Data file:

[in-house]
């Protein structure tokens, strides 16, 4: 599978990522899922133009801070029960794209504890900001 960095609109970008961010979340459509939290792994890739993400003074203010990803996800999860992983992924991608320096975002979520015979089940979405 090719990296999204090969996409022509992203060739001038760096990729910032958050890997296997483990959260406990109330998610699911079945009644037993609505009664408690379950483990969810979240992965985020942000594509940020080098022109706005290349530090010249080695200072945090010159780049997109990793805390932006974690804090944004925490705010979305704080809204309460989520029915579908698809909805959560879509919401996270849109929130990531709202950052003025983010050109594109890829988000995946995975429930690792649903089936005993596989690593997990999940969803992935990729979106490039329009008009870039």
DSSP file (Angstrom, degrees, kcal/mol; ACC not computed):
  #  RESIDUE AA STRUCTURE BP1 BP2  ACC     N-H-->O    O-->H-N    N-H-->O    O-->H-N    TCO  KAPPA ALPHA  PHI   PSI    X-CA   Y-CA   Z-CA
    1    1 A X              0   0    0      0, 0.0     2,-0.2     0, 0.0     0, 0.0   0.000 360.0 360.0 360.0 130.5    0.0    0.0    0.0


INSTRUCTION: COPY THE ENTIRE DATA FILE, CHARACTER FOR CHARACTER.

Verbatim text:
[in-house]
């Protein structure tokens, strides 16, 4: 599978990522899922133009801070029960794209504890900001 960095609109970008961010979340459509939290792994890739993400003074203010990803996800999860992983992924991608320096975002979520015979089940979405 090719990296999204090969996409022509992203060739001038760096990729910032958050890997296997483990959260406990109330998610699911079945009644037993609505009664408690379950483990969810979240992965985020942000594509940020080098022109706005290349530090010249080695200072945090010159780049997109990793805390932006974690804090944004925490705010979305704080809204309460989520029915579908698809909805959560879509919401996270849109929130990531709202950052003025983010050109594109890829988000995946995975429930690792649903089936005993596989690593997990999940969803992935990729979106490039329009008009870039």
DSSP file (Angstrom, degrees, kcal/mol; ACC not computed):
  #  RESIDUE AA STRUCTURE BP1 BP2  ACC     N-H-->O    O-->H-N    N-H-->O    O-->H-N    TCO  KAPPA ALPHA  PHI   PSI    X-CA   Y-CA   Z-CA
    1    1 A X              0   0    0      0, 0.0     2,-0.2     0, 0.0     0, 0.0   0.000 360.0 360.0 360.0 130.5    0.0    0.0    0.0